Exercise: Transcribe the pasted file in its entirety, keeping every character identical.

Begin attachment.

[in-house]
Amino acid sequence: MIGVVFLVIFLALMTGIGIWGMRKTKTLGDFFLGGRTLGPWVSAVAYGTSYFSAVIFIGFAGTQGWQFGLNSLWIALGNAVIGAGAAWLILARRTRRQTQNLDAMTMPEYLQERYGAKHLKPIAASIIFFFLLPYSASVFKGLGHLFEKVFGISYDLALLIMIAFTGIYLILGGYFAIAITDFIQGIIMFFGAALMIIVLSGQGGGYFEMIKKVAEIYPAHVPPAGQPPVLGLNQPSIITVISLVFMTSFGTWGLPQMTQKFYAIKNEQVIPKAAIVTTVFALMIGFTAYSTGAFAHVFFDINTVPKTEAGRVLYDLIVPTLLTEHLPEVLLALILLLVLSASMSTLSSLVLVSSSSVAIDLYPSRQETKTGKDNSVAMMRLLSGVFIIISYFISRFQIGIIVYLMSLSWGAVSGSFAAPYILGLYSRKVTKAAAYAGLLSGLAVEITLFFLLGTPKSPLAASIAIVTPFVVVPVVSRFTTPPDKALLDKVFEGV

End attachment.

[in-house]
Amino acid sequence: MIGVVFLVIFLALMTGIGIWGMRKTKTLGDFFLGGRTLGPWVSAVAYGTSYFSAVIFIGFAGTQGWQFGLNSLWIALGNAVIGAGAAWLILARRTRRQTQNLDAMTMPEYLQERYGAKHLKPIAASIIFFFLLPYSASVFKGLGHLFEKVFGISYDLALLIMIAFTGIYLILGGYFAIAITDFIQGIIMFFGAALMIIVLSGQGGGYFEMIKKVAEIYPAHVPPAGQPPVLGLNQPSIITVISLVFMTSFGTWGLPQMTQKFYAIKNEQVIPKAAIVTTVFALMIGFTAYSTGAFAHVFFDINTVPKTEAGRVLYDLIVPTLLTEHLPEVLLALILLLVLSASMSTLSSLVLVSSSSVAIDLYPSRQETKTGKDNSVAMMRLLSGVFIIISYFISRFQIGIIVYLMSLSWGAVSGSFAAPYILGLYSRKVTKAAAYAGLLSGLAVEITLFFLLGTPKSPLAASIAIVTPFVVVPVVSRFTTPPDKALLDKVFEGV